June 29 is the shortest day on record!

Our earth rotates once every 24 hours. This is how the Duration that day. However, the reality is a bit more complicated. Because our planet is not very stable. Over time, it becomes less and less rapid. It usually runs in milliseconds. But for some years, the Earth wants, on the contrary, Spins faster and faster.

As a result, June 29, 2022 is the shortest day on record Atomic clocks. The day in question was 1.59 milliseconds short, so it went completely unnoticed. 24 hours Classic. That’s still less than the record for the shortest day on record… July 19, 2020. That was 1.47 milliseconds short of 24 hours. This record was also broken again on July 26, 2022. One day was less than 1.50 milliseconds.

A question about the oscillation of the Earth’s axis of rotation?

But what happens to Earth? Many factors can cause it Speed Our planet revolves around it. Tidal Powers, The Climate And this Melting polar ice Where Movements internal orAtmosphere of our earth. Even the motion of our satellites. The mechanism is difficult to understand. To date no one has any certainty as to the origin of the current acceleration.

Some think it is related to the Sandler wave. This oscillationEarth’s axis of rotation causing erratic movement Geographical poles on the surface of the globe. About three to four meters. But between 2017 and 2020, that wobble seems to have disappeared.

Whatever the origin of the shortening of days, if this phenomenon persists, it is necessary to introduce a negative leap second. To keep our clocks in step the sun. with the risk of “Wait a second” It causes some problems to our computer systems. But according to experts, we’re not there yet. In fact there is a 70% chance that we will have reached the minimum during the day…

In 2020, Earth Accelerated Its Rotation!

In 2020, the Earth rotated faster than usual for the first time since measurements began 50 years ago. And scientists predict that the situation will be the same in 2021. Can a leap second be used to change time? The question is asked.

The article Nathalie Meyer Published on 01/15/2021

We all wanted to finish this as quickly as possible. The year is 2020. Even Earth seems to have done its best to achieve this. She started spinning a bit faster than usual. Until then, the record for the shortest day was July 5, 2005. Our planet orbits itself in 1.0516 milliseconds, rather than the average of 86,400 seconds in a day. This record was broken in 2020… 28 times! And July 19 set a new record with the shortest day of 1.4602 milliseconds.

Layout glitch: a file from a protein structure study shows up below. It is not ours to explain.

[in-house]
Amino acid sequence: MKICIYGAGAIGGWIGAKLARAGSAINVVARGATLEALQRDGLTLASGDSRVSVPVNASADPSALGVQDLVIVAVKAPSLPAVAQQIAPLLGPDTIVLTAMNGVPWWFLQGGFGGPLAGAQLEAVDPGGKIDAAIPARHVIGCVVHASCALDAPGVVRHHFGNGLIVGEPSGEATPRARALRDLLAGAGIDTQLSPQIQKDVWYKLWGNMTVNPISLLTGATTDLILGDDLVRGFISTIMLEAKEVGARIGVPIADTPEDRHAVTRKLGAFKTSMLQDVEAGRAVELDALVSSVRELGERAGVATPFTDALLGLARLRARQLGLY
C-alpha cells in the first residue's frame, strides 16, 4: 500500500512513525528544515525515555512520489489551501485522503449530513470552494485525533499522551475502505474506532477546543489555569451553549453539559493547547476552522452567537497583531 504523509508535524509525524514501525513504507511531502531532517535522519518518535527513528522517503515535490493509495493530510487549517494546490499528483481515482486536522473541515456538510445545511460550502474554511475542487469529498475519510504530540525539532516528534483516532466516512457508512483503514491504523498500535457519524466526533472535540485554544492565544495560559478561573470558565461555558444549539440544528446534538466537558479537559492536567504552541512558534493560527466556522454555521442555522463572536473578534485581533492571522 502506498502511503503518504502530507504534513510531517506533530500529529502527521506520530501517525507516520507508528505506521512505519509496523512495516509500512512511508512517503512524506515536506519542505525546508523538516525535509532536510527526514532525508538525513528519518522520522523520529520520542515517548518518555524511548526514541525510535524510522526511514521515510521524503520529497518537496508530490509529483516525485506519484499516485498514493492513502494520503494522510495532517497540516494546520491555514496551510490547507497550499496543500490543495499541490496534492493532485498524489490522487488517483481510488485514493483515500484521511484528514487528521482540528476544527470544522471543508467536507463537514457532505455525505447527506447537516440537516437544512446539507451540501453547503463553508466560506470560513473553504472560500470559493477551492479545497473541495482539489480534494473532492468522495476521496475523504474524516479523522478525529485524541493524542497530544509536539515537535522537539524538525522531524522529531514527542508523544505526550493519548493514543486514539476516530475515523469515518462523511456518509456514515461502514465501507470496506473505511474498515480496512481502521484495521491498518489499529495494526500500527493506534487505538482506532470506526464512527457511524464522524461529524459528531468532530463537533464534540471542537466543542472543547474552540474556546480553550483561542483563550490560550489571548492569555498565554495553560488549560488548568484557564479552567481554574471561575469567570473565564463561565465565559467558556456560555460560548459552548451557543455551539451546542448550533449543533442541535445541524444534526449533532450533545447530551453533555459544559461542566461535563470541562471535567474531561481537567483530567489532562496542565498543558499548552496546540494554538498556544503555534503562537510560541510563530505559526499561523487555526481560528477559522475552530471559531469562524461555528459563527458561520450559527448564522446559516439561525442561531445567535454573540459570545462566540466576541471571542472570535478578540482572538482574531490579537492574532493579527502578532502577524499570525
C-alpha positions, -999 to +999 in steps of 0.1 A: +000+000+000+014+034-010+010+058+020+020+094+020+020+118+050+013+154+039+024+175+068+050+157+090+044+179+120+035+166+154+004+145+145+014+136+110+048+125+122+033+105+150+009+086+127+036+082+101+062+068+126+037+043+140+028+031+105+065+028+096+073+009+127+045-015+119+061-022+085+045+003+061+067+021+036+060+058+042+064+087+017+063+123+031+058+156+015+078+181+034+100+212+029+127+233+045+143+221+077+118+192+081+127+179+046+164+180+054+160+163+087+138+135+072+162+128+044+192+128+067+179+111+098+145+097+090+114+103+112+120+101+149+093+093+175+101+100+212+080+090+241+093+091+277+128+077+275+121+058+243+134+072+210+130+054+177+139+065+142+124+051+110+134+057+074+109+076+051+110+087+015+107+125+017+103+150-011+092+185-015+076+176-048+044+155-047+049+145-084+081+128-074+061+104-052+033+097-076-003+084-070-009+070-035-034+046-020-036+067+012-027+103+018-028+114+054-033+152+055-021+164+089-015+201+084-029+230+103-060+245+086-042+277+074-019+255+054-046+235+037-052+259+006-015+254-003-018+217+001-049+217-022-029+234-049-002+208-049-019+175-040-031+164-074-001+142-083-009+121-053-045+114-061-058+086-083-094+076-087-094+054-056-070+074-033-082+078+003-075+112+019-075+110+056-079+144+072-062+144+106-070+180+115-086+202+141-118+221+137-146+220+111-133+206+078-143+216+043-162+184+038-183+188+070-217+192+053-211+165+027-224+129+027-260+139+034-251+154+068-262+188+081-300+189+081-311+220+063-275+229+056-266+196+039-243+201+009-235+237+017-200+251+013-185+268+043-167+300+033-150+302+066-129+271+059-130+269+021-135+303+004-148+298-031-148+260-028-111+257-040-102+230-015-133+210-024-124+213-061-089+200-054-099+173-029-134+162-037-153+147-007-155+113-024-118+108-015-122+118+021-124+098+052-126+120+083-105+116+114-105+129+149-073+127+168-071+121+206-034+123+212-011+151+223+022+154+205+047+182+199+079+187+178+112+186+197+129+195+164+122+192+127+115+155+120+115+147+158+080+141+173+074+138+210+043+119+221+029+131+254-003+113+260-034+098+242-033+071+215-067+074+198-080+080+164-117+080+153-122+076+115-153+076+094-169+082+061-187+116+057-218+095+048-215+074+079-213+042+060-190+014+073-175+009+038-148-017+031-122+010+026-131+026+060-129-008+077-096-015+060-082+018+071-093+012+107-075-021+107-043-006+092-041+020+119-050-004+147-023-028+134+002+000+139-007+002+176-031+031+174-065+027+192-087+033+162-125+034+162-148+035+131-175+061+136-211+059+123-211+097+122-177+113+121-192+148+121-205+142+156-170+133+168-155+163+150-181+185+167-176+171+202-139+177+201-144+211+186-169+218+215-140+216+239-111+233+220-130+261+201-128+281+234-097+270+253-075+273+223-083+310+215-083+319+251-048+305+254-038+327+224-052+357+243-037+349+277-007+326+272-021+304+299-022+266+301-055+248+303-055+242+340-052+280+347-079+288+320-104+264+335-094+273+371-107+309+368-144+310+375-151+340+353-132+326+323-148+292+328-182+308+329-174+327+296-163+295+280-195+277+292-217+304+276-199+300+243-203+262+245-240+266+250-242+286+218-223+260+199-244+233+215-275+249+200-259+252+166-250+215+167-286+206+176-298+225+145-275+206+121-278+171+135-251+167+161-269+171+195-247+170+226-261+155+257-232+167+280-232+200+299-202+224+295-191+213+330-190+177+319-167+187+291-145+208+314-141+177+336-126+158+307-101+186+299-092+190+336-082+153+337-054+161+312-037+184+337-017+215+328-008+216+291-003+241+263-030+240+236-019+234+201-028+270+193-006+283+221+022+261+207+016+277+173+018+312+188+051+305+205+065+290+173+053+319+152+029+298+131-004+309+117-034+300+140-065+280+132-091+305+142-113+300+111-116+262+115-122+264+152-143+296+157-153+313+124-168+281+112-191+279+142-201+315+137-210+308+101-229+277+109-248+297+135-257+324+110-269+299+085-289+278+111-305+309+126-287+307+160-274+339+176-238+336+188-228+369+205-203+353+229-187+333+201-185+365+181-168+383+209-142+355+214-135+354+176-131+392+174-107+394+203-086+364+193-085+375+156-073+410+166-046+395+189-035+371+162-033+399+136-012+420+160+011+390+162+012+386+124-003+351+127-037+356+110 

Nothing to worry about though. It can be due to many circumstances Earth’s rotational speed. The motions of its heart, its seas, its atmosphere. Further. Also, on 27 occasions already since 1972, it has been necessary to resort to a leap second to reset astronomical time and the time provided by atomic clocks. In 2016, one second was added on December 31 at 23 hours, 59 minutes and 59 seconds.

Remove a leap second?

But at a time when the international community is questioning the merits of the policy, for the first time, scientists wonder if removing a leap second is necessary. Because they are waiting for 2021 Earth is spinning at least as fast.

According to their calculations, in 2021, the average day should be 0.07 milliseconds shorter than the average of 86,400 seconds. July 9 will mark a new record for a day shorter by 1.88 milliseconds. Throughout the year, the Atomic clocks Some can accumulate up to 24 milliseconds of delay. But in principle, the use of a leap second occurs only when the difference in day length exceeds 400 milliseconds. So in 2016, we surpassed 490 milliseconds.

One more second in 2016: When the Earth slows down

Everyone knows that time is money. To maintain consistency between the time of atomic clocks and the time determined from the Earth’s rotation, which is not constant, an extra second called leap time will be added on December 31, 2016.

The article Laurent Sacco Published on 30/12/2016

Since 1972, the Central Office of the International Geospatial and Reference Systems Service, located at the Paris Observatory, has periodically added a second to Coordinated Universal Time (UTC) rotation of the Earth, which is used to define Universal Time (UT) from the Earth’s orientation. Stars, is not constant over time. So if we want to agree with UTC time, it is necessary to make changes, which is more stable because it is Atomic clocks.

However, keep in mind that changes Earth’s rotation Not done on a regular basis. Therefore, the second of universal time to be added does not occur due to a decrease in the constant speed of our planet’s rotation. As a result, this addition may take place over several consecutive years or, conversely, be postponed indefinitely. One day we may be led to spend a second.

Already in 2012, a leap second had to be added. © Euronews

The time of leap second is calculated by…